MUMBAI, May 25 — Indian Immigration authorities today stopped former Jet Airways chief Naresh Goyal and his wife from travelling to London, an official said, months after the debt-laden company grounded its fleet.
Goyal was taken into custody at Mumbai’s international airport along with his wife Anita after authorities recalled the Dubai bound Emirates flight as it headed to the runway for take-off, a spokesperson for the immigration department said in a statement to AFP.
Officials gave no explanation for the couple’s travel ban but media reports said they were allowed to leave the airport later.
Goyal is not under investigation but a number of high-profile businessmen have fled India over their alleged involvement in financial crimes, causing a massive public outcry.
The 69-year-old stepped down from the company’s chairmanship and board in March following a debt restructuring pact with lenders as it reeled under a loan of US$1.2 billion (RM5.03 billion).
Anita also stepped down from the board.
Once India’s top airline, Jet halted its operations after a consortium of lenders declined to pay emergency cash as it failed to find a buyer for a 75 percent stake in the carrier in April.
The consortium led by State Bank of India, India’s biggest state-owned bank, took control of Jet in March, pledging to give US$218 million in “immediate funding support” as part of a rescue plan.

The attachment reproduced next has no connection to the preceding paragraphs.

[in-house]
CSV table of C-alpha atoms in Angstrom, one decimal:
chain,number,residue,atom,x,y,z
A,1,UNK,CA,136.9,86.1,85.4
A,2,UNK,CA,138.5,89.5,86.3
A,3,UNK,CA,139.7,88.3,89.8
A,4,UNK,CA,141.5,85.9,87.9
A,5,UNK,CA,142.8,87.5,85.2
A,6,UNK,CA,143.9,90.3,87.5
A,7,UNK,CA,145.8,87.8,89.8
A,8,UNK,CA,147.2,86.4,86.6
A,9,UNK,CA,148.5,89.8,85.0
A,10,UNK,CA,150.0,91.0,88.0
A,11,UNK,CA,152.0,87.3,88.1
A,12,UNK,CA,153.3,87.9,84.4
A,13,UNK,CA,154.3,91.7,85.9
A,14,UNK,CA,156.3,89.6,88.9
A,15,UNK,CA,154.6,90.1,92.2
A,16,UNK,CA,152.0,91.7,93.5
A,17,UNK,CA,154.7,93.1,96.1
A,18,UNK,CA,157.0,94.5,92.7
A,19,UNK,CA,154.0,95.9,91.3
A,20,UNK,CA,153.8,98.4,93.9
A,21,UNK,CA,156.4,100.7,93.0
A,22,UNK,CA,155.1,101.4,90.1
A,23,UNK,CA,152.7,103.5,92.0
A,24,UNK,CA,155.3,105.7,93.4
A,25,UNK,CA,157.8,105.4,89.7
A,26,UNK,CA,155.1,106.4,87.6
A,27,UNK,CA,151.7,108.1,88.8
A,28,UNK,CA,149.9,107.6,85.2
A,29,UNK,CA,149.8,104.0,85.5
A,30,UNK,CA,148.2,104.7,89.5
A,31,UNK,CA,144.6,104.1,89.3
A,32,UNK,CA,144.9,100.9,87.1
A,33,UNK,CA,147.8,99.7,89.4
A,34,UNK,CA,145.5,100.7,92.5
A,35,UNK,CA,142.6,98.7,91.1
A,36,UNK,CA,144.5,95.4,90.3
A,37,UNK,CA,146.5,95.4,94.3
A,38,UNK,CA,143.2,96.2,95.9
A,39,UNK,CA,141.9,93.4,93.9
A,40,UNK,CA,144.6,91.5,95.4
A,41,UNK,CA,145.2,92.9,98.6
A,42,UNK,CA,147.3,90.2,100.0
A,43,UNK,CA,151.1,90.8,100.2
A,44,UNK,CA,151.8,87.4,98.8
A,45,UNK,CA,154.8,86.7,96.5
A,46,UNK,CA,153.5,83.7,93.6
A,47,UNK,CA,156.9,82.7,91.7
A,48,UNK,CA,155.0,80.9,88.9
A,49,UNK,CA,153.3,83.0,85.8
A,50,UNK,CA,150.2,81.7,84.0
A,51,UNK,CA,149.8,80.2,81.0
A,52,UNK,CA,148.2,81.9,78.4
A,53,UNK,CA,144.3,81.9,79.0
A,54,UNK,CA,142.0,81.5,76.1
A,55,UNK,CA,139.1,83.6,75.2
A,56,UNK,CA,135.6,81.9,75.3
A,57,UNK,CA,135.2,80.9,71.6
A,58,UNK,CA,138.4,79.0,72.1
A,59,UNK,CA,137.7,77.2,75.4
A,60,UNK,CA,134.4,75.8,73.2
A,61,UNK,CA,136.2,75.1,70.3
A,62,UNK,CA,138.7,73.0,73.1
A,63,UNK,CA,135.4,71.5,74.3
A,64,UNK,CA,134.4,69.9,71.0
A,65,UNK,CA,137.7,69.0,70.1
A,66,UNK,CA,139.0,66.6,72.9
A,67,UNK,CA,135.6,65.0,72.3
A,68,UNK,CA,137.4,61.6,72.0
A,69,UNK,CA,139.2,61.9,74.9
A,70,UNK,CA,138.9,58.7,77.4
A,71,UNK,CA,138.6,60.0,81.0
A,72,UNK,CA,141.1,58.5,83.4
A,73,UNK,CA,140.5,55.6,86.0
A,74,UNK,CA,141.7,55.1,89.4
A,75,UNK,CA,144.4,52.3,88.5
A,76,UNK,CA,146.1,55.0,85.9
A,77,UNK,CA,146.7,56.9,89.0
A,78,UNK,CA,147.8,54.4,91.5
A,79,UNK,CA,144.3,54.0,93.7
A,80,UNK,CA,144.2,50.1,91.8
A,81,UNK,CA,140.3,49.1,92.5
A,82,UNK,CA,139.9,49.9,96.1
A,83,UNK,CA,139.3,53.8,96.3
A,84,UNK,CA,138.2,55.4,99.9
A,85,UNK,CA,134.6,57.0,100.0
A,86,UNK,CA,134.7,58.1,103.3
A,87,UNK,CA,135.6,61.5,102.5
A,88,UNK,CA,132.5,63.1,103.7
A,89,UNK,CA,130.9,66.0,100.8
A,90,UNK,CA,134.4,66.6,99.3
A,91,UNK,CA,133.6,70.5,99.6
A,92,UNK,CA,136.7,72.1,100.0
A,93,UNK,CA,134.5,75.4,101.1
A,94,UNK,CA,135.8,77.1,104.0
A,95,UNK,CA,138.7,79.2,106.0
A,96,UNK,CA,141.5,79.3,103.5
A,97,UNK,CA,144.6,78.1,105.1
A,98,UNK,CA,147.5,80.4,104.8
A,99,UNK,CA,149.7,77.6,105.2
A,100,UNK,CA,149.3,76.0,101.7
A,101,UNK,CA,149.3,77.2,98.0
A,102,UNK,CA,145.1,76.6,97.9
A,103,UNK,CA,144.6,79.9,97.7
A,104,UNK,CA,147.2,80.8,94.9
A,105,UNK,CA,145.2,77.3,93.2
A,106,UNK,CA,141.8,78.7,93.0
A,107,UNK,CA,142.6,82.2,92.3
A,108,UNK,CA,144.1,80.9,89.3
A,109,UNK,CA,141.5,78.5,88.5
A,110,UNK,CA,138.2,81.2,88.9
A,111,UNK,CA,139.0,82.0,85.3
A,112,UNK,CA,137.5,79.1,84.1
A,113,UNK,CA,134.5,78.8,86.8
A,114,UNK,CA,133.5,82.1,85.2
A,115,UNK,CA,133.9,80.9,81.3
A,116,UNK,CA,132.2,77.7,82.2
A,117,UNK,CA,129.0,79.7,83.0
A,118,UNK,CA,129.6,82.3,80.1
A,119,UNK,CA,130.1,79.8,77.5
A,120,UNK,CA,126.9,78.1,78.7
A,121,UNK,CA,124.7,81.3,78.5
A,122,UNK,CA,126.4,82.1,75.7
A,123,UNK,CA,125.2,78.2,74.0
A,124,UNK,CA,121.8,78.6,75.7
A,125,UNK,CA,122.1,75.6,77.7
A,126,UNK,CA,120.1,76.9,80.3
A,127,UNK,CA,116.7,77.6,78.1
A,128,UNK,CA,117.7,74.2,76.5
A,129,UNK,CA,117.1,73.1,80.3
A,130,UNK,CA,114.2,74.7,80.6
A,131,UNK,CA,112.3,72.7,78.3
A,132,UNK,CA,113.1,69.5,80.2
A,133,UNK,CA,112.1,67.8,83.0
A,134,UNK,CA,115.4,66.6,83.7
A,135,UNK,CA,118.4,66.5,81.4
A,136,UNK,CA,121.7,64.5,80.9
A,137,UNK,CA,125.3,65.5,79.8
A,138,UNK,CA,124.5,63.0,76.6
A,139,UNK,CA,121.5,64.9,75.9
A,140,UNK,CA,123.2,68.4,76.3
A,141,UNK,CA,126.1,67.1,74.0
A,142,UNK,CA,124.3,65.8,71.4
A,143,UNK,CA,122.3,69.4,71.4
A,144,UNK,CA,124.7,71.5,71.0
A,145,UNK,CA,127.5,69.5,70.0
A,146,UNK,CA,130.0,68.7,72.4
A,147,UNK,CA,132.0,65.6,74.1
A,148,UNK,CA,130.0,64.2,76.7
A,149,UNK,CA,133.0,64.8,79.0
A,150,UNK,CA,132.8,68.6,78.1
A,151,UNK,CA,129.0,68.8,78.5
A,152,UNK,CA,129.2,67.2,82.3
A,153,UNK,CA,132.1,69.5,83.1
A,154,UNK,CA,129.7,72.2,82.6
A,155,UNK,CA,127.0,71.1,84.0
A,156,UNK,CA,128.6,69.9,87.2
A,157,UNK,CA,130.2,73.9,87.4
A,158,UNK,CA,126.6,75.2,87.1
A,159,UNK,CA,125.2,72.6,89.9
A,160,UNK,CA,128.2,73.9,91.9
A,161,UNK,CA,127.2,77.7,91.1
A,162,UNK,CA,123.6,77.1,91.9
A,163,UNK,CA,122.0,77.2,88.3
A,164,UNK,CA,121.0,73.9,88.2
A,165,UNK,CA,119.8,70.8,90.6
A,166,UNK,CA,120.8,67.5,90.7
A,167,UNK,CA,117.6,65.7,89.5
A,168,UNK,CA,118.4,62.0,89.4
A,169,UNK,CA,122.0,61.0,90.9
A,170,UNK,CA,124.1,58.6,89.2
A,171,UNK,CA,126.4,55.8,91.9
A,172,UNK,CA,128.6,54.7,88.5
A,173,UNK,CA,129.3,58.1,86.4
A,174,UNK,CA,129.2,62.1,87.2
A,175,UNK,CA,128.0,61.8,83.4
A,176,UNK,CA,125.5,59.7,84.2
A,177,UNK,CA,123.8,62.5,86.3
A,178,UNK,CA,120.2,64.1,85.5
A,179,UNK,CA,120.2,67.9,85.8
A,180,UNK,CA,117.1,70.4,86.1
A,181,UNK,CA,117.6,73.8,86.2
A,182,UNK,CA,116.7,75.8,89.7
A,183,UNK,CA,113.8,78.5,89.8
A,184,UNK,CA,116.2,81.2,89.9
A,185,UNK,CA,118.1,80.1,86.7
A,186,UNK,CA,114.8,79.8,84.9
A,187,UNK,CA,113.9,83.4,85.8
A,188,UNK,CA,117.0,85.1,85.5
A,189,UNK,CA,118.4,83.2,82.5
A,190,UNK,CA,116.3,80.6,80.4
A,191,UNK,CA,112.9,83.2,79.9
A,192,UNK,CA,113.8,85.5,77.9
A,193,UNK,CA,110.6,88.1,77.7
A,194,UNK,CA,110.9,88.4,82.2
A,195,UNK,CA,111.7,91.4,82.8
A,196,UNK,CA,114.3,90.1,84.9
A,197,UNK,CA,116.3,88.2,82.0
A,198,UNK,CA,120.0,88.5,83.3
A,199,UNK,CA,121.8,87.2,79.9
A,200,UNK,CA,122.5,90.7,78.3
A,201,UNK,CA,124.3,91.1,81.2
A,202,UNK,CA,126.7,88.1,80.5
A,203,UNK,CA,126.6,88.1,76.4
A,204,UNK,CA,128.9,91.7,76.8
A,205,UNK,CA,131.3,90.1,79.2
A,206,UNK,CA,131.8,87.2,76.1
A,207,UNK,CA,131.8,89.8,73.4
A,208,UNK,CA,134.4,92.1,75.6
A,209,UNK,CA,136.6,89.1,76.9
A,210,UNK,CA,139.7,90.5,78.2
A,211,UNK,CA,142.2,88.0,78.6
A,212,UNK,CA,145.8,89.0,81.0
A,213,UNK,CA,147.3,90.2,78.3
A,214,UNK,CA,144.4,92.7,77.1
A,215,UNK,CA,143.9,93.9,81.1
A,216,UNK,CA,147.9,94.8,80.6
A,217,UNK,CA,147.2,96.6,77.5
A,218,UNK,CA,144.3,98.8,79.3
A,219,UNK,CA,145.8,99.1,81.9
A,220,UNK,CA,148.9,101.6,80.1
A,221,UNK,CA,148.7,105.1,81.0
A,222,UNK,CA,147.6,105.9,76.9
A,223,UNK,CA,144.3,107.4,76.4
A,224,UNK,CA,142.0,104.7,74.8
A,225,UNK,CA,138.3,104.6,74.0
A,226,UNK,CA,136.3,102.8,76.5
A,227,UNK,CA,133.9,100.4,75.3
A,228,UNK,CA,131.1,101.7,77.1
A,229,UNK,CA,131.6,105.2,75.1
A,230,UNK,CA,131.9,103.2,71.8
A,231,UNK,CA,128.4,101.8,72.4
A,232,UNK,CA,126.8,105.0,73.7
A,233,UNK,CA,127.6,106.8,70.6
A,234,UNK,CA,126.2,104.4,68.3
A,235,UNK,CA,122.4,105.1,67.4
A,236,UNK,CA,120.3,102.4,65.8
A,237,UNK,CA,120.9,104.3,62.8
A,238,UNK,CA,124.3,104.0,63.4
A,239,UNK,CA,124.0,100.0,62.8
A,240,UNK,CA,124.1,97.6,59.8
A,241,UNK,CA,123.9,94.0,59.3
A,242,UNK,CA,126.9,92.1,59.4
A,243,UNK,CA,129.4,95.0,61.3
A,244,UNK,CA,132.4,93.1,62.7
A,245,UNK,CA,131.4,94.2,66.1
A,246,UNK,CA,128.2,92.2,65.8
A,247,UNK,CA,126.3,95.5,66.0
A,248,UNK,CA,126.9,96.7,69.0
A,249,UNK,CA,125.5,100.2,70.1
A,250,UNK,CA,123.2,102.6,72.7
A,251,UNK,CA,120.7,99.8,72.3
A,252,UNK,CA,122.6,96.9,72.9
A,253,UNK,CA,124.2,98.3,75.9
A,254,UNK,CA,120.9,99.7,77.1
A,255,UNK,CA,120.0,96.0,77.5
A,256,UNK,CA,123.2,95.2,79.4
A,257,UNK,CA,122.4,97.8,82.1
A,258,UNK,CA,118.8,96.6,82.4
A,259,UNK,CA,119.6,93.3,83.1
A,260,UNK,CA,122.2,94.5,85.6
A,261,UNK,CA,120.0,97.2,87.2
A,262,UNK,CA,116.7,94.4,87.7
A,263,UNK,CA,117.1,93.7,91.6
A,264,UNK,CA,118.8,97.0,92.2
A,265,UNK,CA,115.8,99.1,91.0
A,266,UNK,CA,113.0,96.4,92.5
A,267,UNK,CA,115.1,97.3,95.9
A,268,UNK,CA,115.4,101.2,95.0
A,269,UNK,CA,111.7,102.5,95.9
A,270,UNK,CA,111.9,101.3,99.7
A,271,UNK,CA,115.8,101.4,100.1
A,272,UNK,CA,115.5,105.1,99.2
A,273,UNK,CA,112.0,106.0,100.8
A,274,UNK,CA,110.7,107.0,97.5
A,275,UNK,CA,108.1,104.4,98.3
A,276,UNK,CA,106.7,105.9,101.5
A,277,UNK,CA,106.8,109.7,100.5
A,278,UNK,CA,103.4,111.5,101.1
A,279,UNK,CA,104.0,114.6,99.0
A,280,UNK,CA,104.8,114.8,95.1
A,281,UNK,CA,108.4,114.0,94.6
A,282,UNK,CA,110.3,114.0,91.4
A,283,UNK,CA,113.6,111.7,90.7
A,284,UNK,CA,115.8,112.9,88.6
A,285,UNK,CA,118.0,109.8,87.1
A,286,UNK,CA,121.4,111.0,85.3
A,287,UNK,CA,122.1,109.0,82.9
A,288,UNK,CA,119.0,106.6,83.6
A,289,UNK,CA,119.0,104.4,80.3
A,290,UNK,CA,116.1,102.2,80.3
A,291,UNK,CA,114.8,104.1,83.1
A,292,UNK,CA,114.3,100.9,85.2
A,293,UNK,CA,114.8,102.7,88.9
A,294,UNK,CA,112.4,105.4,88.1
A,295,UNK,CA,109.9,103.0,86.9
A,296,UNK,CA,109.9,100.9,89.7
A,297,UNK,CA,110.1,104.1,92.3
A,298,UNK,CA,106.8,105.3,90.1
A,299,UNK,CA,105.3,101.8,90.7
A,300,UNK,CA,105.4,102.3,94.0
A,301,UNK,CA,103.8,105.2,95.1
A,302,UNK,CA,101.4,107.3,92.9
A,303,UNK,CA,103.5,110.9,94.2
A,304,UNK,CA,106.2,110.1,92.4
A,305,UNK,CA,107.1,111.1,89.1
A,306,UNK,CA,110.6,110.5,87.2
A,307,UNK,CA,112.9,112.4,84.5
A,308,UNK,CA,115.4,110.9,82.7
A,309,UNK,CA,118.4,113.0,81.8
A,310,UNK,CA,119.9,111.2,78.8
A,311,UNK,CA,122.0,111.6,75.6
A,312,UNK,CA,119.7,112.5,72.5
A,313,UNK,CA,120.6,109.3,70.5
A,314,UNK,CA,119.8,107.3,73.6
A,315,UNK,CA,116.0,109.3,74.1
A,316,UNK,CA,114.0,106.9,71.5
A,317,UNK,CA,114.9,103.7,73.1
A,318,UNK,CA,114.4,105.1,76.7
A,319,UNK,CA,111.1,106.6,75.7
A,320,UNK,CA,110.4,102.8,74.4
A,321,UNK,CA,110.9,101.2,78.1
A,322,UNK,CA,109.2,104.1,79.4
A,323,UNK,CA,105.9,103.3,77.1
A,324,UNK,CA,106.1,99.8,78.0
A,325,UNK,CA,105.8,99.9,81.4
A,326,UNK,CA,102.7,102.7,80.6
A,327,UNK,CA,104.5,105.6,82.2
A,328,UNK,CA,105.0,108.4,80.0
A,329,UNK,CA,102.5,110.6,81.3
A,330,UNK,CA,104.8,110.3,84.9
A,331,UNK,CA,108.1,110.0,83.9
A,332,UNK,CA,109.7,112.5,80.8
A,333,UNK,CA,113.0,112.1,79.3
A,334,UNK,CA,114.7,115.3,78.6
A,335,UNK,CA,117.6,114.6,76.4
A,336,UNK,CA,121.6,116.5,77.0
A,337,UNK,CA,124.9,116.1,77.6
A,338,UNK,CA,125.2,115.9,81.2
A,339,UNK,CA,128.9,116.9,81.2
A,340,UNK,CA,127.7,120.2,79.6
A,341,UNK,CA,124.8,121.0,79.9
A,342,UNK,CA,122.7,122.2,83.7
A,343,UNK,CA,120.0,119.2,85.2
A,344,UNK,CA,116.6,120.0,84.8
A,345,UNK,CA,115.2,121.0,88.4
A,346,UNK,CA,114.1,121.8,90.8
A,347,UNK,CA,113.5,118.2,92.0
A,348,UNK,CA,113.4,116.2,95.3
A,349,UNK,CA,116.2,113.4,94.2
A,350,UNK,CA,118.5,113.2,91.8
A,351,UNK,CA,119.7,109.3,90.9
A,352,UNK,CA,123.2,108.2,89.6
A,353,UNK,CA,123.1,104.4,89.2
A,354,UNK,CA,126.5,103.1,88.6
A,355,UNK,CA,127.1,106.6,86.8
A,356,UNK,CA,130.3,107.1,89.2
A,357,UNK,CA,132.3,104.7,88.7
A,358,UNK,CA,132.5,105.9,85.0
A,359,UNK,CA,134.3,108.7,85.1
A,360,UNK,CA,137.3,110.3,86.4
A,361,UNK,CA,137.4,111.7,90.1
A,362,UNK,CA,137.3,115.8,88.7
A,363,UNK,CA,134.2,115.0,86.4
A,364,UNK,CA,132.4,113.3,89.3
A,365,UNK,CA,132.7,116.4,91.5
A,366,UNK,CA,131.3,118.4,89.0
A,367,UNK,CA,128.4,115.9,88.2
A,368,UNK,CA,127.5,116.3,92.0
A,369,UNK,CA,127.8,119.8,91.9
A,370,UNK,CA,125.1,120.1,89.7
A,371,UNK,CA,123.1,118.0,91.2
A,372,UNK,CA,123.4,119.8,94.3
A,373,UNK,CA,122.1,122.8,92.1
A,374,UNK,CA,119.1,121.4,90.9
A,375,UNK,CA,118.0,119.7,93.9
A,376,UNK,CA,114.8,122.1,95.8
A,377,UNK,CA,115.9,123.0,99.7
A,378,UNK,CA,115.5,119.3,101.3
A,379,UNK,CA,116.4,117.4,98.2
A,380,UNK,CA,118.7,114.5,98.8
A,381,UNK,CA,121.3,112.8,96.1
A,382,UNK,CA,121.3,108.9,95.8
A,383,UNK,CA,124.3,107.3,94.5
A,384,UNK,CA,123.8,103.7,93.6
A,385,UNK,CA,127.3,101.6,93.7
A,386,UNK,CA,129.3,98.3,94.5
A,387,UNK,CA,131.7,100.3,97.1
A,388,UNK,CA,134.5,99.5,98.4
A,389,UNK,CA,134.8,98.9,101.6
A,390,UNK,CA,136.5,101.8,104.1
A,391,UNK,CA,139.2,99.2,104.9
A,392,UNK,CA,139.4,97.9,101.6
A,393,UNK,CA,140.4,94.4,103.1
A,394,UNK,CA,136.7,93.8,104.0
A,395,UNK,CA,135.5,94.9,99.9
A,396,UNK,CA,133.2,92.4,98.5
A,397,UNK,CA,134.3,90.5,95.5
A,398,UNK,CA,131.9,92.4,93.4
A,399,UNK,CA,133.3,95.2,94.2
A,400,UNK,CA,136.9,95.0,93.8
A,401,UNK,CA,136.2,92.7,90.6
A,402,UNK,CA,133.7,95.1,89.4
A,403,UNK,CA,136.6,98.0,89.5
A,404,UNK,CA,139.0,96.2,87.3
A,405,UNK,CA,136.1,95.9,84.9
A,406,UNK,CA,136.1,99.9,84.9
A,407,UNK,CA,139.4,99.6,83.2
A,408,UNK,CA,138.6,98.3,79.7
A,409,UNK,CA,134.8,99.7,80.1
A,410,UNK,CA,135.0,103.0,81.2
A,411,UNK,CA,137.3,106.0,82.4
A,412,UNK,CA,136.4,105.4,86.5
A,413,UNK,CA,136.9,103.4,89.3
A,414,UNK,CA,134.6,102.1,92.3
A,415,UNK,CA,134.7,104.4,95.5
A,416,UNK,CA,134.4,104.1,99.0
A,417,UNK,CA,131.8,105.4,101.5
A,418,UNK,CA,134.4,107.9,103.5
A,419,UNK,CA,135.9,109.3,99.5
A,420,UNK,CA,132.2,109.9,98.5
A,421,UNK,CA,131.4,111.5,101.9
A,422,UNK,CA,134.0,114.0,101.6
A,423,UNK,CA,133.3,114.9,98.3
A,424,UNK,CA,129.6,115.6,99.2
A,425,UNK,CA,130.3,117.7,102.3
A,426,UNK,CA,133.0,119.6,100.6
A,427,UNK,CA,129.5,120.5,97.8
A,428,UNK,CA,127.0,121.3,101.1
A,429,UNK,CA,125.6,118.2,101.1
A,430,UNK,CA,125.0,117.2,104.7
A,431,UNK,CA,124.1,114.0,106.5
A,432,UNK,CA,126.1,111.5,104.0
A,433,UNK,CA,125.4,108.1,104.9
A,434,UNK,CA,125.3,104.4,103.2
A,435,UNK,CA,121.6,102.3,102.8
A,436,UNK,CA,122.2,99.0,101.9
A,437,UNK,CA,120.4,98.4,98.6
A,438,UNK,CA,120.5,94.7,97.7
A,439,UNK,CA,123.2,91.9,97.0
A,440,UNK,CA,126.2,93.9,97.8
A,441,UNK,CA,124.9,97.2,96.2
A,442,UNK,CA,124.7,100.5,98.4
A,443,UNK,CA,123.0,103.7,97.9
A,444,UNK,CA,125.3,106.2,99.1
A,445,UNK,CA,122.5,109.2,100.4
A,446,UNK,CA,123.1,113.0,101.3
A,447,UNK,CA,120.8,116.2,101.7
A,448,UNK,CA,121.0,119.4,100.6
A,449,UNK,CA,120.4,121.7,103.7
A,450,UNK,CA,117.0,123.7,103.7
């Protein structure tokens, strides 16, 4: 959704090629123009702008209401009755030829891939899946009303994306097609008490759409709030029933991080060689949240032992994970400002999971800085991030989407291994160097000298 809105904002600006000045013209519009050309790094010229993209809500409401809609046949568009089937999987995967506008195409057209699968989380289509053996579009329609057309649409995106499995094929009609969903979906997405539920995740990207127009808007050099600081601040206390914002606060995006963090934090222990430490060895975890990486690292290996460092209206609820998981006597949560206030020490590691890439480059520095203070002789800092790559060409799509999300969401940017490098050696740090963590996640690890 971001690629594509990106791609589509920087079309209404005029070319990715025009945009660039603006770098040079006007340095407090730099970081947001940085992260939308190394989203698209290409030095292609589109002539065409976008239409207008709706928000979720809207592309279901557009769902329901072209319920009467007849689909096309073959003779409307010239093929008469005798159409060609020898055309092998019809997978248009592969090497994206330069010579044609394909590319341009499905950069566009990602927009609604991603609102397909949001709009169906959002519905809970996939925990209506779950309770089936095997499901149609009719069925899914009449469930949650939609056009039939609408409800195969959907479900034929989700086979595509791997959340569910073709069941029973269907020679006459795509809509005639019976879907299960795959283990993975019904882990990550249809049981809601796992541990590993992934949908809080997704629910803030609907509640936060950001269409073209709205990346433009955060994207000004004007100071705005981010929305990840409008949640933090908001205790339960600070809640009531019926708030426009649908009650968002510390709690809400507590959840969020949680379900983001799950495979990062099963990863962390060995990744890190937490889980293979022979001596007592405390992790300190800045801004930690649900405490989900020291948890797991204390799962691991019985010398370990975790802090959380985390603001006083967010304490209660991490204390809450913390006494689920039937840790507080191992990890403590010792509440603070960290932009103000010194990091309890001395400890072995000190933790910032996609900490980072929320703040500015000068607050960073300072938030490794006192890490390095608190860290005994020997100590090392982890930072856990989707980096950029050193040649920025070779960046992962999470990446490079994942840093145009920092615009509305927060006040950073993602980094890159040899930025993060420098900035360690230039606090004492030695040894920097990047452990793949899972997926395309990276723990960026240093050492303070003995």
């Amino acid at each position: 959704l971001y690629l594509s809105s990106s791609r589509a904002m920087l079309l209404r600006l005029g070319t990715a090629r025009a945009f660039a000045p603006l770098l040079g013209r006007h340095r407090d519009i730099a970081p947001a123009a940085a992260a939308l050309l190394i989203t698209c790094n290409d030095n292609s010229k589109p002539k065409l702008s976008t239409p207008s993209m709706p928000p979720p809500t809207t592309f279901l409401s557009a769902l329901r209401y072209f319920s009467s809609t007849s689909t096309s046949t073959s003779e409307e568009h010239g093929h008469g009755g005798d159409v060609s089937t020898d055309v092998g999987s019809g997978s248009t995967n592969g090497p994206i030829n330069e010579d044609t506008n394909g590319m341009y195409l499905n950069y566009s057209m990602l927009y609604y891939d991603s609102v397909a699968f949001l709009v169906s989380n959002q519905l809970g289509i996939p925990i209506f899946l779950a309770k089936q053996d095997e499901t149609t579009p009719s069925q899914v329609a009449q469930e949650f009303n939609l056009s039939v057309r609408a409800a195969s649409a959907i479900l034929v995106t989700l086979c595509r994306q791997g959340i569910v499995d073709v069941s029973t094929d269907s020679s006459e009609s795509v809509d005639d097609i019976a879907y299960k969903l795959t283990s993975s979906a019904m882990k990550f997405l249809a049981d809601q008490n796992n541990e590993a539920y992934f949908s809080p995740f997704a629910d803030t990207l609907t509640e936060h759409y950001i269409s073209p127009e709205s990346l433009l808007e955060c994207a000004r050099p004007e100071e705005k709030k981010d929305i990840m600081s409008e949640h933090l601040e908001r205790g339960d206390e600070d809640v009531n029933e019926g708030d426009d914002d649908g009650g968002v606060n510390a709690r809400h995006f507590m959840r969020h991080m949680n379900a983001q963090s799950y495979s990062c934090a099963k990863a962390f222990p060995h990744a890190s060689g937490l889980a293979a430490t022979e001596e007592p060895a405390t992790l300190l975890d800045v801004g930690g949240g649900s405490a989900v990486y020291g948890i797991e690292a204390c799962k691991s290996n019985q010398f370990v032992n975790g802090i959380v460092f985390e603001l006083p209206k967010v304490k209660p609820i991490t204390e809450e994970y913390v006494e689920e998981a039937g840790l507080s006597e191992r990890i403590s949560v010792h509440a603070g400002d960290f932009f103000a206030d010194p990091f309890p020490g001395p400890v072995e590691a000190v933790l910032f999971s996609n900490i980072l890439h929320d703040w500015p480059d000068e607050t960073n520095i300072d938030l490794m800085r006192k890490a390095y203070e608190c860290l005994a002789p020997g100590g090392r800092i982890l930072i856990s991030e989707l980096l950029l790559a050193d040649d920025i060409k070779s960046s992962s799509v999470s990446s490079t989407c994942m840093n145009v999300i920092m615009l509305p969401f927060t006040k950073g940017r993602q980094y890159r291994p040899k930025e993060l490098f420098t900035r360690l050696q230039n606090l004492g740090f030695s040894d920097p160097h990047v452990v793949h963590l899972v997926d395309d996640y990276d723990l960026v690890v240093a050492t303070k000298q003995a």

But the lenders refused dole-out cash to the beleaguered airline that has failed to pay employees’ salaries since January, forcing hundreds on to the streets as some 20,000 staff face losing their jobs.
Bad investments, competition from several low-cost carriers, high oil prices and a weak rupee have led to Jet’s current financial predicament. Mismanagement has also plagued the airline.
Analysts trace the start of Jet’s financial problems to its 2006 purchase of Air Sahara for $500 million in cash.
Goyal, a travel-agent-turned entrepreneur, launched Jet in 1992 after the Indian government passed a series of reforms designed to make the economy more market-driven.
The Mumbai-based carrier quickly gained a reputation for introducing new initiatives—Jet was the first Indian airline to offer a frequent flyer programme and in-flight entertainment.
But it began to take a battering from new, well-run budget airlines including IndiGo, GoAir and SpiceJet, which were founded between 2005 and 2006.
Another low-cost carrier, Kingfisher Airlines closed in 2012 after it failed to repay loans worth millions of dollars to state-owned banks. Its owner Vijay Mallya fled India in 2016 and is currently fighting an extradition case in London court against his deportation for facing financial fraud trial. — AFP